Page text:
Band: Fleetwood Mac
Released: February 4, 1977
Label: Warner Bros.
This album's a legend. You've definitely heard it, in its entirety, even if you've made an effort to avoid it. A friend of mine who did not consider himself a fan, per se, scored free tickets to a Mac concert a few years back. He figured he'd be exposed to some new material. Nope. For three straight hours, he found that he recognized every last song they played. Every one.
Rumours is in our national bloodstream, from FM classic rock to campaign rallies to Chuck E. Cheese (if you don't think "Don't Stop" was consistently performed by terrifying animatronic rodents throughout the Rust Belt, you, sir, are mistaken). It's even more remarkable when you consider that this masterpiece was created by five sleep-deprived people who were simultaneously plotting against each other, fucking each other, betraying each other, and doing it all on astronomical amounts of cocaine.
My wife and I are in pretty deep with the Mac. You can tell because we call them "the Mac." Annually, she directs a dance piece for the gold-dust and lace-soaked Night of a Thousand Stevies, a Stevie Nicks fan tribute/shawl n' tambourine-based religious ceremony and perhaps the most joyful happening on the planet (not to be confused with Night of Ten Christines, a humble tribute to the long-suffering Christine McVie). Each year, except in the ones ravaged by pandemic, over a thousand Stevies (and dozens of "Lindsays" and "Micks", but not so many "Christines", and maybe there's been a "John" before, but I've never seen it) descend on Manhattan to pay tribute to their witchy queen.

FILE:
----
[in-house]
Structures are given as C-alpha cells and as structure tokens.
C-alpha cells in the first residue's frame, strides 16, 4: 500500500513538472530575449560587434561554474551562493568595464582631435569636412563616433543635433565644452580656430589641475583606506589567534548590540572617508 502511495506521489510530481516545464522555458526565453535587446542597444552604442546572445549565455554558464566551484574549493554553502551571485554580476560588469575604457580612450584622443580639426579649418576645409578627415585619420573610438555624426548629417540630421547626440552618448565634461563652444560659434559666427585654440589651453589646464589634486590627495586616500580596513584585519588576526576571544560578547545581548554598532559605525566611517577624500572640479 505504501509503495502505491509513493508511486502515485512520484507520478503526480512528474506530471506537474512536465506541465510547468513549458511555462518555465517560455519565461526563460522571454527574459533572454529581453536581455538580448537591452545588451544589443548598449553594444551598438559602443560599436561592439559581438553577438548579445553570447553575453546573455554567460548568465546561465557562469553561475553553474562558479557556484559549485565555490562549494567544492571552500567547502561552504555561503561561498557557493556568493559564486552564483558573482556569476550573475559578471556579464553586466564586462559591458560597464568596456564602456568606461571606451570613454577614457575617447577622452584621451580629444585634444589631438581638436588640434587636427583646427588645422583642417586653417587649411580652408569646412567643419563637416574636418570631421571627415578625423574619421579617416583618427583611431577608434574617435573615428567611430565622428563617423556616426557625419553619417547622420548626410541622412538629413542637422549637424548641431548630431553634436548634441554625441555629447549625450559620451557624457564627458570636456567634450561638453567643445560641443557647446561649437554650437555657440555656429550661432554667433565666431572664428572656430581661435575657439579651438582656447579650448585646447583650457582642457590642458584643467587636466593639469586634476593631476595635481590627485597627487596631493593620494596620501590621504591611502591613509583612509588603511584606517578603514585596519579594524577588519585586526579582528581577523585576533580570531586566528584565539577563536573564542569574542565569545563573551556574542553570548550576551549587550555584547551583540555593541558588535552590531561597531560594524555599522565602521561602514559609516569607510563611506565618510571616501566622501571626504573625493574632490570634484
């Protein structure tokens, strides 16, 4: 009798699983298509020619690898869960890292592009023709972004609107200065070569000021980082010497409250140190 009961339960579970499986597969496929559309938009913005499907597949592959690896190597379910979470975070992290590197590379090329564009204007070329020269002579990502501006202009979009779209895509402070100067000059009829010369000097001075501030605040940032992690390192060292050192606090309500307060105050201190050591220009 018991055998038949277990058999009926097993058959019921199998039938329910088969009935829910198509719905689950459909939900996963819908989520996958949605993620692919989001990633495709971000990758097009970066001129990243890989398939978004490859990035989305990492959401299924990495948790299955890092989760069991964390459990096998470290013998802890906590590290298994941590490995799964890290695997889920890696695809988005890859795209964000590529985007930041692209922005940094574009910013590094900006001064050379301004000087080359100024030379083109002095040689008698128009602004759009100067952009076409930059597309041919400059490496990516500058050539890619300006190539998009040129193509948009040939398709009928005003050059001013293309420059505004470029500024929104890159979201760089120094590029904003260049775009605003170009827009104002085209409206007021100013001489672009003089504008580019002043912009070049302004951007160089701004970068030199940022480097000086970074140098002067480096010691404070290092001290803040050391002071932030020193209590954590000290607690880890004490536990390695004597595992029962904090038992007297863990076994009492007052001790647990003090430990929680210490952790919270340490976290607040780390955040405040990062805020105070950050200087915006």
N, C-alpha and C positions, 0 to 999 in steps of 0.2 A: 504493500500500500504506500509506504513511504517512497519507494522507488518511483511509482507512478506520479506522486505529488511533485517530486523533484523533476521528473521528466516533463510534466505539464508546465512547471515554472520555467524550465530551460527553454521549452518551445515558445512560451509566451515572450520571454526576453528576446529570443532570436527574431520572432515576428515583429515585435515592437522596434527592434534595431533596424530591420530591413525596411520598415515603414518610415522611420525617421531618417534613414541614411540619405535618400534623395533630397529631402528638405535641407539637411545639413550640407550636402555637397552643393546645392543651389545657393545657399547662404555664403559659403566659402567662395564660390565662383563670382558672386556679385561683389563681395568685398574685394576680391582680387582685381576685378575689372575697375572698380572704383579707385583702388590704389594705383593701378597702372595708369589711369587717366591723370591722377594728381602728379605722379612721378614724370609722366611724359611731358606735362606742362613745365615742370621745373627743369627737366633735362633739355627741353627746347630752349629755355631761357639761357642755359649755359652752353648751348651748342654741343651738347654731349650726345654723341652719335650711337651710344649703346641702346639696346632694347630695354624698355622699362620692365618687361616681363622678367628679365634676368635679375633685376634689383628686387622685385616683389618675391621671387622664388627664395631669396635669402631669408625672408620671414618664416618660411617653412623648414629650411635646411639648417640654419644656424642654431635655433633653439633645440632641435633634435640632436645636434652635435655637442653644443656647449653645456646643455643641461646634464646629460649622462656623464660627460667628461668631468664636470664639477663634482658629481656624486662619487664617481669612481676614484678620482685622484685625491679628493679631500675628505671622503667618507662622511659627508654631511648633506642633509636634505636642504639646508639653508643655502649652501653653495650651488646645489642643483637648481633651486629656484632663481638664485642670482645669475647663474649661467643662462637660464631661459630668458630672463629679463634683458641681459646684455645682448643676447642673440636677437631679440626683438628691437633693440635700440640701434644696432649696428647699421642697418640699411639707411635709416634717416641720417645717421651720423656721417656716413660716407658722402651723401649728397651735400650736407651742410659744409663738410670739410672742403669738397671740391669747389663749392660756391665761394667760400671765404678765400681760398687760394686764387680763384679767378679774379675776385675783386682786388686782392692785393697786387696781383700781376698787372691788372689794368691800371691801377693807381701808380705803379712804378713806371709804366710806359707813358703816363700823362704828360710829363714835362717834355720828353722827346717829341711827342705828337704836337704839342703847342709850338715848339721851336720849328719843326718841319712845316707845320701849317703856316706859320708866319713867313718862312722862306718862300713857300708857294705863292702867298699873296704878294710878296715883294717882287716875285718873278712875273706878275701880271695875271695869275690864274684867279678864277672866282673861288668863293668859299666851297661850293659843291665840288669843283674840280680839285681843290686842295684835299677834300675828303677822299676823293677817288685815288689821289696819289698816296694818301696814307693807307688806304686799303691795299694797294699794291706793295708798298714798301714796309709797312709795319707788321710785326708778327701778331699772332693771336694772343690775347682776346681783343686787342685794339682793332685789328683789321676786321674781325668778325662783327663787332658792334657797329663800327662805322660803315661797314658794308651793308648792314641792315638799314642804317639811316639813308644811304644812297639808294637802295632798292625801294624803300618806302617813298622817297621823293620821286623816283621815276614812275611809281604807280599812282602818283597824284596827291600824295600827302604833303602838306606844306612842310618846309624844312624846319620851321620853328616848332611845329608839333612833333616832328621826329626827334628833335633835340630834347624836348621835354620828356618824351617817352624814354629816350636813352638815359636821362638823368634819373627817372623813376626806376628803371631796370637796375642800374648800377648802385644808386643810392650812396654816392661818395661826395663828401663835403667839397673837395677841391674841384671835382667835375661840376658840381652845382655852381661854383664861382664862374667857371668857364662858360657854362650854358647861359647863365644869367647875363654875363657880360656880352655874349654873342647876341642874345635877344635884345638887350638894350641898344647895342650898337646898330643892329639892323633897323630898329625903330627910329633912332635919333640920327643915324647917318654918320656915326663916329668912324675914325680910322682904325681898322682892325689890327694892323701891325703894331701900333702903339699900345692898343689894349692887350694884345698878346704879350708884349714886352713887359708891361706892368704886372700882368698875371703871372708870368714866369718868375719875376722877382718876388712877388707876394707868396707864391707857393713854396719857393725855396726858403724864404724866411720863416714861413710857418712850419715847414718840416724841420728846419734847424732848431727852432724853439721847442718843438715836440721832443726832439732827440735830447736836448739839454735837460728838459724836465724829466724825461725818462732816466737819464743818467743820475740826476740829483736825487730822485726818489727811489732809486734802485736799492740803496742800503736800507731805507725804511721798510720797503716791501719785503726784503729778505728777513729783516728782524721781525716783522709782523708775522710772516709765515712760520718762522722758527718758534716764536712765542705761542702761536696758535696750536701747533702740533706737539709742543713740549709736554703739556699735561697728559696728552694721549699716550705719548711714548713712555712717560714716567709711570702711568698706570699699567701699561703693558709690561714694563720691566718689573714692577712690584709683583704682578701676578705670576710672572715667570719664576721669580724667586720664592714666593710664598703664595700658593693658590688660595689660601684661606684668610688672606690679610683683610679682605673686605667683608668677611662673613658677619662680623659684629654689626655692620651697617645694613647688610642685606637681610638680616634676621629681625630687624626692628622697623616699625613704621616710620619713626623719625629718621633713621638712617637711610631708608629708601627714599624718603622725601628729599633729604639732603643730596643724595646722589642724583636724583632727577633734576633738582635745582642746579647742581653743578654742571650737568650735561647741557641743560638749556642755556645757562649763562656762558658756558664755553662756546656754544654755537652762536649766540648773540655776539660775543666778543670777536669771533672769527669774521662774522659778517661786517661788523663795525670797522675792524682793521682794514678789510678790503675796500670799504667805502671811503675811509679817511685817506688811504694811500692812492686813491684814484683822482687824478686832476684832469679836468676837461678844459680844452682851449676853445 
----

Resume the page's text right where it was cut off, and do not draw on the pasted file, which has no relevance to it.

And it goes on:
Night of a Thousand Stevies may very well have the kindest, most appreciative audience in the storied history of the New York stage. You could probably walk into the spotlight, twirl a few times to "Dreams," and still receive a hero's welcome. However, you may see anything from elaborate puppetry to Cyndi Lauper to a dozen dancers in druid robes, flamenco skirts, feathers, and assorted pentagrams enacting some kind of Martha Graham-adjacent, tarot-inspired rite of spring (the latter is one of my wife's contributions––what can I say, I got a good one). Whether it's "between-sets go-go" at 1:00 AM or a celebrity headliner, the audience maintains the same warm and singular enthusiasm.
I often wonder how this uncommonly welcoming environment, gentle as a zephyr, was somehow, and in its own way, birthed by the backstabbing, claustrophobic maelstrom which marked the 1976 recording of Rumours, sessions which took place in a virtually windowless, crate-like studio behind an abandoned WWII shipyard. But when it comes to the Mac, the conflict is the essence. And in this tension, a strange magic.
As for the thousand Stevies, chalk it up to the regenerative power of music, the persistence of good vibes. A placid hocus-pocus. If you attend, the night will gently wash over you in celestial waves, and many hours later, you will find yourself stumbling home, possibly the new owner of an errant tambourine, probably with that hard Dobro riff from the outro of "The Chain" stuck in your head, and definitely dusted with a fine layer of gold glitter which will find its way between your floorboards for years to come. Needless to say, you will have twirled.
Drink: The Queimada, a Galician witches' brew containing Spanish brandy, lemon peel, coffee beans, and a collection of mysterious herbs picked exclusively beneath a full moon. The concoction is set aflame, whereupon the drinker chants a magic spell, intended to save them from their worst impulses (and purify the spirits of the misty vales).